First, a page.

By Michele Smith
The Times 

My book pick for November

Last Best Hope, America in Crisis and Renewal

 

November 18, 2021

In The Last Best Hope, published by Farrar, Straus, Giroux in June 2021, Atlantic writer George Packer cuts to the chase about America’s current social, political, and economic divide.

Parker states the Democratic Party is being driven by “Smart America” with its philosophy of economic meritocracy based on a deep cynicism due to the Iraq War debacle, the financial crash of 2008, lousy schools, overflowing prisons, dying neighborhoods, unending debt, and lack of opportunities, along with “Just America,” a narrative of the young and well educated, which misreads or ignores the Black and Latino working classes, He writes the Republican Party is being driven by “Free America” (libertarianism) and “Real America” (traditionalists).

Packer’s assertion is the hatred for the hypocritical and condescending elites of “Smart America” and “Just America” has caused “Free America” to rally behind former President Donald Trump for “sticking it” to them. In addition, trust in the system has become so eroded that populists refuse to believe experts simply because they are experts.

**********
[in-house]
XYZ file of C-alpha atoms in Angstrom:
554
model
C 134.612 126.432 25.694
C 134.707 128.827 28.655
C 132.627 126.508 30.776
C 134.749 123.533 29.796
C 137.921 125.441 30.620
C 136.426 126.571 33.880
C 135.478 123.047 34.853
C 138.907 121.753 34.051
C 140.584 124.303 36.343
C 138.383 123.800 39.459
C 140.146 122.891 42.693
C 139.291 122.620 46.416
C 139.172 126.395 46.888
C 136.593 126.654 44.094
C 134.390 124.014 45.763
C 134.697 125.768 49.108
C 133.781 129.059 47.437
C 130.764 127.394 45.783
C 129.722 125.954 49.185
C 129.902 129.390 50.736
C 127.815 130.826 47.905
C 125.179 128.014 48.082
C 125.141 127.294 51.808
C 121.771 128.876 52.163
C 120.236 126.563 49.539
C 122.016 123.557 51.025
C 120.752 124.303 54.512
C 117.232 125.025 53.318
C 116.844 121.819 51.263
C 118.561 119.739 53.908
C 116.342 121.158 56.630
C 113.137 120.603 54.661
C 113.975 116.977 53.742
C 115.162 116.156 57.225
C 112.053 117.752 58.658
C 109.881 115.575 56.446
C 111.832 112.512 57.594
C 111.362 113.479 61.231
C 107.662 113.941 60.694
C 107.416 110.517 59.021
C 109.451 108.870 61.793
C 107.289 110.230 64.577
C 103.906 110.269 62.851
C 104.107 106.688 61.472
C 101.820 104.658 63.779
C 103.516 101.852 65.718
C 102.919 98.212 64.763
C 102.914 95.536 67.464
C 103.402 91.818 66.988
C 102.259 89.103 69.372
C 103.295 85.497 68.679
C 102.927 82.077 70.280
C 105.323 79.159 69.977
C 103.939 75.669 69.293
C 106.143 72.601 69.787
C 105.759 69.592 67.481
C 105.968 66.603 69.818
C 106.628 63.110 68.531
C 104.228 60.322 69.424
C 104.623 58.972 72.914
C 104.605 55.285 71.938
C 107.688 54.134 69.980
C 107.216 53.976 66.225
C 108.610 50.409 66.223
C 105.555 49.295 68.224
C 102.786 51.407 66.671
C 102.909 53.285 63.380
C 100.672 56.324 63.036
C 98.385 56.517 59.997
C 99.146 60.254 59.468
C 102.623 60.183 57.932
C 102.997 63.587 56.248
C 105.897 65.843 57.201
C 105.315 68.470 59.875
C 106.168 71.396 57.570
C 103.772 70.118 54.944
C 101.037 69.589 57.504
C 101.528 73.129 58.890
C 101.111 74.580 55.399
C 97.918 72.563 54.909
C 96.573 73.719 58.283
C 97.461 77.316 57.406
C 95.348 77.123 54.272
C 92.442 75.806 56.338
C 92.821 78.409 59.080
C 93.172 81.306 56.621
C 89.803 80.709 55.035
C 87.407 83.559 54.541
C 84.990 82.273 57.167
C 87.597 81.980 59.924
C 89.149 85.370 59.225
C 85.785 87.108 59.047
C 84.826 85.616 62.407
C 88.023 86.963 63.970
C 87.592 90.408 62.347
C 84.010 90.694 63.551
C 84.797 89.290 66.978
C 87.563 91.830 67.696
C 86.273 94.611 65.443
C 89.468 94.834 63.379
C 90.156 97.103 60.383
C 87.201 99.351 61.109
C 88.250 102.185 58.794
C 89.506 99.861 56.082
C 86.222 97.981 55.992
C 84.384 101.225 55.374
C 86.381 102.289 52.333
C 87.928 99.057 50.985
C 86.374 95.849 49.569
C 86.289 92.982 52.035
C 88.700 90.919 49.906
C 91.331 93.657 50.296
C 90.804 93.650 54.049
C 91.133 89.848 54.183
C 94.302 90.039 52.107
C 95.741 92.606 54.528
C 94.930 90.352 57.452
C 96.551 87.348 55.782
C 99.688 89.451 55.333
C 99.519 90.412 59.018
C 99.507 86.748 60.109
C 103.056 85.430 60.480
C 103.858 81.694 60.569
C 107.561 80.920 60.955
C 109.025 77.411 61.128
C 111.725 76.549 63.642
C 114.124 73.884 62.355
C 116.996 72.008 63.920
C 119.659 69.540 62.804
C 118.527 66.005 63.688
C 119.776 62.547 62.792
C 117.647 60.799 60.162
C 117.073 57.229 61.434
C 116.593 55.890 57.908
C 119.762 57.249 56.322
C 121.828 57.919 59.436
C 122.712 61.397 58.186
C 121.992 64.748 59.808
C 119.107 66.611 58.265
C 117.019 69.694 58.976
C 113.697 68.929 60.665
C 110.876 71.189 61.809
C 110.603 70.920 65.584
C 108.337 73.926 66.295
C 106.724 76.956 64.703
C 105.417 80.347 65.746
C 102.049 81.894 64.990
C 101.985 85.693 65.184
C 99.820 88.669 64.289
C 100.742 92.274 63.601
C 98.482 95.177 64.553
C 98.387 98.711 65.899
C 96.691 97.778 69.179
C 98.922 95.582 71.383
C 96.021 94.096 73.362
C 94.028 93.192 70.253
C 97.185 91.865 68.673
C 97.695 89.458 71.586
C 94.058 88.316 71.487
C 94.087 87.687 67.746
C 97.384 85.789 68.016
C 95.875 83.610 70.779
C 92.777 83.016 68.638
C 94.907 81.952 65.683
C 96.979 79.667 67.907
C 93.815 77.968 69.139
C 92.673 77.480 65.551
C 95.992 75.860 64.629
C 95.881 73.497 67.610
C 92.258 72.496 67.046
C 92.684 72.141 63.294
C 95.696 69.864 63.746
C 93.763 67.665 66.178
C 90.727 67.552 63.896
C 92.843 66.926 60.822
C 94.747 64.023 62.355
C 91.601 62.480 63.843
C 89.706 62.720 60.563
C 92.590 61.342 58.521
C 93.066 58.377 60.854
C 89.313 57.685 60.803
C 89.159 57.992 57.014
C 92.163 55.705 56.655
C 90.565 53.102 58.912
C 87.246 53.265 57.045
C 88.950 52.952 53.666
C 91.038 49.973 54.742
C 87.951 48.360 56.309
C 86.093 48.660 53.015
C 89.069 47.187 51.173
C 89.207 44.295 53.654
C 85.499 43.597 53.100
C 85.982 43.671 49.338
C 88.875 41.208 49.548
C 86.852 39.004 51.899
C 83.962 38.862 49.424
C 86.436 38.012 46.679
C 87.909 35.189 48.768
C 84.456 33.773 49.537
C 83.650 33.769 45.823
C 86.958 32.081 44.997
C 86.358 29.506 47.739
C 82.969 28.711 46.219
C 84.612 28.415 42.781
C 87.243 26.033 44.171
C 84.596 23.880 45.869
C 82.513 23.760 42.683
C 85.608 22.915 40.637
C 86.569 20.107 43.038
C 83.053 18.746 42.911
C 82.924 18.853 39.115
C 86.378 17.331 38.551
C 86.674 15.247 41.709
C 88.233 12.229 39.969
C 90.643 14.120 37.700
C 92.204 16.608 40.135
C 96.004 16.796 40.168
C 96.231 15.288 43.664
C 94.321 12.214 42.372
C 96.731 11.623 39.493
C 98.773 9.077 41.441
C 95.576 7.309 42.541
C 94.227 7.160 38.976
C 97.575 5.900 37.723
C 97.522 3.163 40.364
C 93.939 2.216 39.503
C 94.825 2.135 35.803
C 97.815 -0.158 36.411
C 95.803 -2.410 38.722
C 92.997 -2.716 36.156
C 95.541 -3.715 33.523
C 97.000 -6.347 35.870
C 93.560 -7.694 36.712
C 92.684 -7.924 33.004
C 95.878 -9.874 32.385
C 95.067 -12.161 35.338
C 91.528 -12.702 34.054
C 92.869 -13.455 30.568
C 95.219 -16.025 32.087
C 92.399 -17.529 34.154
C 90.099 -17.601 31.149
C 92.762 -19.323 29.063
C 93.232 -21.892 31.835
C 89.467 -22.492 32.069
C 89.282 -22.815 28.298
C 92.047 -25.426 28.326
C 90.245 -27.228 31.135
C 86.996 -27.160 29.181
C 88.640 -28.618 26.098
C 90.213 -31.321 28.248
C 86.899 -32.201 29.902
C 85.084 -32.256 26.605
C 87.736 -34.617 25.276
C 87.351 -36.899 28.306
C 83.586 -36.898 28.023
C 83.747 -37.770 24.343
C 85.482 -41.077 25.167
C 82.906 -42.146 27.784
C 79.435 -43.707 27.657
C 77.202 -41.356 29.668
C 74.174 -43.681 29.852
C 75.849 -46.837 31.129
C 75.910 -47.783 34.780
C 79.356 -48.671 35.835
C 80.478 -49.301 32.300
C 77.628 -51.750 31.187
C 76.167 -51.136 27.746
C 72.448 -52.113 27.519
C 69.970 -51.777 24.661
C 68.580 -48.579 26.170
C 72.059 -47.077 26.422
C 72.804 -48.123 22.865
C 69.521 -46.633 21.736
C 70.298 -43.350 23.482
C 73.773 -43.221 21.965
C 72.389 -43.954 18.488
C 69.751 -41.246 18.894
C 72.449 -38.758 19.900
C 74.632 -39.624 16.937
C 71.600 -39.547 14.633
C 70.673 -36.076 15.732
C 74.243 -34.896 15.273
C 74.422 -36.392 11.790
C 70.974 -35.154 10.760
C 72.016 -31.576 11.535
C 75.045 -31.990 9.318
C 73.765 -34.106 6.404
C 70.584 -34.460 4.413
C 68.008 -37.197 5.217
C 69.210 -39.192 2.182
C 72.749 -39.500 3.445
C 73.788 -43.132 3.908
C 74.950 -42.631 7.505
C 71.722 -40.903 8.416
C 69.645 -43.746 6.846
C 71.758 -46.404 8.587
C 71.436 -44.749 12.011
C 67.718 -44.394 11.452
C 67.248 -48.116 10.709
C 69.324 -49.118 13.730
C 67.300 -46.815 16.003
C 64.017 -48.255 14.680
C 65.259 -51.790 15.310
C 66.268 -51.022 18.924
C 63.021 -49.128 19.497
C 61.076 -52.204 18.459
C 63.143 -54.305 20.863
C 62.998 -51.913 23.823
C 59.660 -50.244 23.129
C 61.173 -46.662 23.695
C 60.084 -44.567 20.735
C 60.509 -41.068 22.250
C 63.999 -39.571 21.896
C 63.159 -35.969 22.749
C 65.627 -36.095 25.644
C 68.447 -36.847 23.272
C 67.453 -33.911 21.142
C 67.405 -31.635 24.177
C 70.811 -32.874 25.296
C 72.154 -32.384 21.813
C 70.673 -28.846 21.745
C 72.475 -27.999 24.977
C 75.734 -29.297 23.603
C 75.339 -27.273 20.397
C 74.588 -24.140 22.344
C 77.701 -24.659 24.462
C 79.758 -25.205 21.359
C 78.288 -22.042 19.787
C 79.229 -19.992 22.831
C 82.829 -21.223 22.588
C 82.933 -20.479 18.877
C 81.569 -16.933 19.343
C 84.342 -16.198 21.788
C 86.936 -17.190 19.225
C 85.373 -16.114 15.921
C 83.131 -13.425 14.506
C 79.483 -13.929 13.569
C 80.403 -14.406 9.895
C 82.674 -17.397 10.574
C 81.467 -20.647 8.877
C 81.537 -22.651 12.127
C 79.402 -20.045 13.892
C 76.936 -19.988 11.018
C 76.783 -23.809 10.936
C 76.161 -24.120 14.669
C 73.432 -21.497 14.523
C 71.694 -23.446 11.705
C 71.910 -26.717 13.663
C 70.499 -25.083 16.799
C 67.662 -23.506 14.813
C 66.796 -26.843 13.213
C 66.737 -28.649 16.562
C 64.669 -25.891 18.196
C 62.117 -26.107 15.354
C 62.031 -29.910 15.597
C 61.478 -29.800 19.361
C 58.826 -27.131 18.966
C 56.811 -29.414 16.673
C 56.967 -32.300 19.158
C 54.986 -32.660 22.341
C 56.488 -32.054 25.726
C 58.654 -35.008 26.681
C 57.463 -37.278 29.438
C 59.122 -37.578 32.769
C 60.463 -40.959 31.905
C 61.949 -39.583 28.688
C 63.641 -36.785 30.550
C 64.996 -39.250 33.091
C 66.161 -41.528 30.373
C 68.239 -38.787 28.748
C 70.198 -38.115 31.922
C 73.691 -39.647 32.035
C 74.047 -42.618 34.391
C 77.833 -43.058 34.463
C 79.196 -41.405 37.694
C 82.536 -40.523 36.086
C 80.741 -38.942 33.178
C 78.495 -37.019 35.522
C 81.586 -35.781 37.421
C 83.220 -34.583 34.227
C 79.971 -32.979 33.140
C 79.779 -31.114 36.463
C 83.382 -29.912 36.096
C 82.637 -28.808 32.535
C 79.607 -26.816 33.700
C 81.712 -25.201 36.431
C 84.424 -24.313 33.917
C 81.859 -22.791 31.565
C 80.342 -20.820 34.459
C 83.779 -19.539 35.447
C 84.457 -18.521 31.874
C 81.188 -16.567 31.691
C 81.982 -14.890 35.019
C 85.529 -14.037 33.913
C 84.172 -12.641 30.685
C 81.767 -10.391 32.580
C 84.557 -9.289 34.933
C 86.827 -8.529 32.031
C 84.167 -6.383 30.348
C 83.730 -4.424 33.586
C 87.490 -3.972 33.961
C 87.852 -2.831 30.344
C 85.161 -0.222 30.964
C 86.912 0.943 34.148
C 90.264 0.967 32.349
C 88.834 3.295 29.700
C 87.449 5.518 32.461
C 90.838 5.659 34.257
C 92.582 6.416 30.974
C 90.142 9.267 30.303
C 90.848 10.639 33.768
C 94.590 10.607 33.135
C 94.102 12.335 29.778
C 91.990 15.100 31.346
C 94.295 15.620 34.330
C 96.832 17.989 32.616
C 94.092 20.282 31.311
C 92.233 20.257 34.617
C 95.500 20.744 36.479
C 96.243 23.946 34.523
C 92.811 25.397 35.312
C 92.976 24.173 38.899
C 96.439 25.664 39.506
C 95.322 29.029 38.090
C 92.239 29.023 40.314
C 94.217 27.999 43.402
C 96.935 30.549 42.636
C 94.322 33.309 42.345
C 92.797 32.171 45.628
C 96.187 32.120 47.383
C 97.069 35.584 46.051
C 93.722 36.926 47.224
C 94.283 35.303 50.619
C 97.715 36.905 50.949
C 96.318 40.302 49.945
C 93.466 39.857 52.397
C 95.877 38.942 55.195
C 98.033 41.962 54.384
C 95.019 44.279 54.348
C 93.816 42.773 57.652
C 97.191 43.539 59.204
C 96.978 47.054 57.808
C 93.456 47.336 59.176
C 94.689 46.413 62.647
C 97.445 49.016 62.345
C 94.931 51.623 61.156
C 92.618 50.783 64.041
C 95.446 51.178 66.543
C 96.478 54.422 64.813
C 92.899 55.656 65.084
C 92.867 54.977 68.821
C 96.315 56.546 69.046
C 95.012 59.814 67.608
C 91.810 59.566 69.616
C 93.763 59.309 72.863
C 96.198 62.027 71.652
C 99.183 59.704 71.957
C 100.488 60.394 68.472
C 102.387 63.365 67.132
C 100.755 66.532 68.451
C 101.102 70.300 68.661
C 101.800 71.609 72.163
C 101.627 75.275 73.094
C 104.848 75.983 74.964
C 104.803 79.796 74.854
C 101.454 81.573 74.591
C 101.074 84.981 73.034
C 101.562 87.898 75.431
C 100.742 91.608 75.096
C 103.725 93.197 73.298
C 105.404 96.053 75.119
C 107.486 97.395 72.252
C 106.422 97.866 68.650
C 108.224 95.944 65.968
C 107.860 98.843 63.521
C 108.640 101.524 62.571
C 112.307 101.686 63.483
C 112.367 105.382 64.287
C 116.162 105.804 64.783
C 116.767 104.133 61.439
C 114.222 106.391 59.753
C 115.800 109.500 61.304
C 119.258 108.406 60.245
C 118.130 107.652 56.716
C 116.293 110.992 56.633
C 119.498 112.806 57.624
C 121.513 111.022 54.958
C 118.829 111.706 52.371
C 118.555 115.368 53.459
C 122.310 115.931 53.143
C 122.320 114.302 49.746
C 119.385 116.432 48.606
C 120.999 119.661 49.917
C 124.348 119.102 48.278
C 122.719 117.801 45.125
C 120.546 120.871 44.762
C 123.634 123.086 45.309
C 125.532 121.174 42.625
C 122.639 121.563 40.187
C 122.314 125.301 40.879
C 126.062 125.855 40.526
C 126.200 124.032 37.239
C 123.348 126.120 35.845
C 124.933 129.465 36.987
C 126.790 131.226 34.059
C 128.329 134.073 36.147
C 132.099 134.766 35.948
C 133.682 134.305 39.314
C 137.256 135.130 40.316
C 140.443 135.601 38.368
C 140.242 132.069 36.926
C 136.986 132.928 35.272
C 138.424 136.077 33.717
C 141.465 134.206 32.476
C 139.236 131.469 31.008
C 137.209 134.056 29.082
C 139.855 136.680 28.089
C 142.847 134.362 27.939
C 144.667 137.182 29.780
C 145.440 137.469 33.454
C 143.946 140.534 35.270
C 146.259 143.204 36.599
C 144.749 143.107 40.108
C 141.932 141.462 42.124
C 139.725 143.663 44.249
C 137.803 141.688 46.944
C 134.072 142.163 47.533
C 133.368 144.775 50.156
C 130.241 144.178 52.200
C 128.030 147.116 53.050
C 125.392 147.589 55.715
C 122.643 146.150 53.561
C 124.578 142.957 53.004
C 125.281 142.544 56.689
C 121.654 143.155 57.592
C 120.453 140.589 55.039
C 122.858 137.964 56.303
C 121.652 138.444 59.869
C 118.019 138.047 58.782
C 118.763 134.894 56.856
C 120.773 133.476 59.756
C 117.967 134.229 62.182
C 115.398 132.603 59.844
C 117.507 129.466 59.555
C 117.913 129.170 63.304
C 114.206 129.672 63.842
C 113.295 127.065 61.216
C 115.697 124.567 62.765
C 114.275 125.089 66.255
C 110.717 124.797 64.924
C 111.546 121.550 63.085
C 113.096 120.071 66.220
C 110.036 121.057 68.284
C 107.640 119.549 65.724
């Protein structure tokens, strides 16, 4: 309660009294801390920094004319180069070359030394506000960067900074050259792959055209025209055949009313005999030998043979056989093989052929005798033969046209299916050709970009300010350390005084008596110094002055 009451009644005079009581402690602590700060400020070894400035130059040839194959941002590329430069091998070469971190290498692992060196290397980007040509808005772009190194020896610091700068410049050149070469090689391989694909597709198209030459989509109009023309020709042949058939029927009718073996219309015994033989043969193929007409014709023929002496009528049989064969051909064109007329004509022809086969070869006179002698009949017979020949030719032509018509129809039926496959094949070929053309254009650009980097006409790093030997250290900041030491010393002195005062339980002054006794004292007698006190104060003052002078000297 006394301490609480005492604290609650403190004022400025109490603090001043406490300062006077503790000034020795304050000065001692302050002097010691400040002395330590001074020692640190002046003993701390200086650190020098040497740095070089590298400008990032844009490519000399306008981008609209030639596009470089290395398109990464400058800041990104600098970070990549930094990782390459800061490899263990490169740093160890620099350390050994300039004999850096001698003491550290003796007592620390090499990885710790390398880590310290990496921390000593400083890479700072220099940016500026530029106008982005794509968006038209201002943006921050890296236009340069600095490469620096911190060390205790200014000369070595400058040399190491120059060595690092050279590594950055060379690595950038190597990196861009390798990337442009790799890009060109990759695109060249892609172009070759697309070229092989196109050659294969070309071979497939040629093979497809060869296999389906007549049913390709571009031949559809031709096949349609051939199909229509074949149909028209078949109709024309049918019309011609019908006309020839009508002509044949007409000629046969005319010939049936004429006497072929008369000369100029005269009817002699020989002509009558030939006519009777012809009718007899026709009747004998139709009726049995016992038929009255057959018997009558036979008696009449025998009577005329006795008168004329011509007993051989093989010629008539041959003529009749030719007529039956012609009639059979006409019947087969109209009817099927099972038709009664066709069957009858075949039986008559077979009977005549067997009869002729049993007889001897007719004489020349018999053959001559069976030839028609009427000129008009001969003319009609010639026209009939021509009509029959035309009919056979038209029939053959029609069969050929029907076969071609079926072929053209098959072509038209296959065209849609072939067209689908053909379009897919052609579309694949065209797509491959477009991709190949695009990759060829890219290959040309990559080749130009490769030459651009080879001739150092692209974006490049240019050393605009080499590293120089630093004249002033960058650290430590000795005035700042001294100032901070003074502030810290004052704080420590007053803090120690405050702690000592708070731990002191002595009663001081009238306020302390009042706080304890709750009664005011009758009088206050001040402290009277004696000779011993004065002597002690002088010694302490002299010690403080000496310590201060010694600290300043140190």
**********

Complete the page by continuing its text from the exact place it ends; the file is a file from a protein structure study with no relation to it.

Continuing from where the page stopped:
“Once politics becomes an identity class or tribal war, a death spiral can set in,” he writes.

He goes on to say the deepest divisions aren’t found between regions or even between states, but within states, with the most fundamental division at the county level. But much can be done to reverse this downward spiral.

Americans, he writes, have a passion for equality, as stated in the first founding document.

He writes it would be far better to self-govern by acquiring habits of the heart, suspending Twitter and Facebook accounts, and spending time in the presence of other Americans who don’t look or talk or think like them.

Packer outlines some useful measures; breaking up the big corporate monopolies, creating an activism of cohesion, providing for well-funded schools that teach both Shakespeare and August Wilson to all students, and promoting the kind of journalism which rewards reporters who “refrain from scratching their Twitter accounts” and work to truly discover their fellow Americans.


I appreciated Parker’s research into past U.S. History to show how activist editor and publisher Horace Greeley, Francis Perkins, the first woman U.S. Secretary of Labor and architect of the New Deal, and Bayard Rustin, a strategist of the Civil Rights era, worked to reconcile the ideological camps of their day and the way he tied history into lessons for our time.

 

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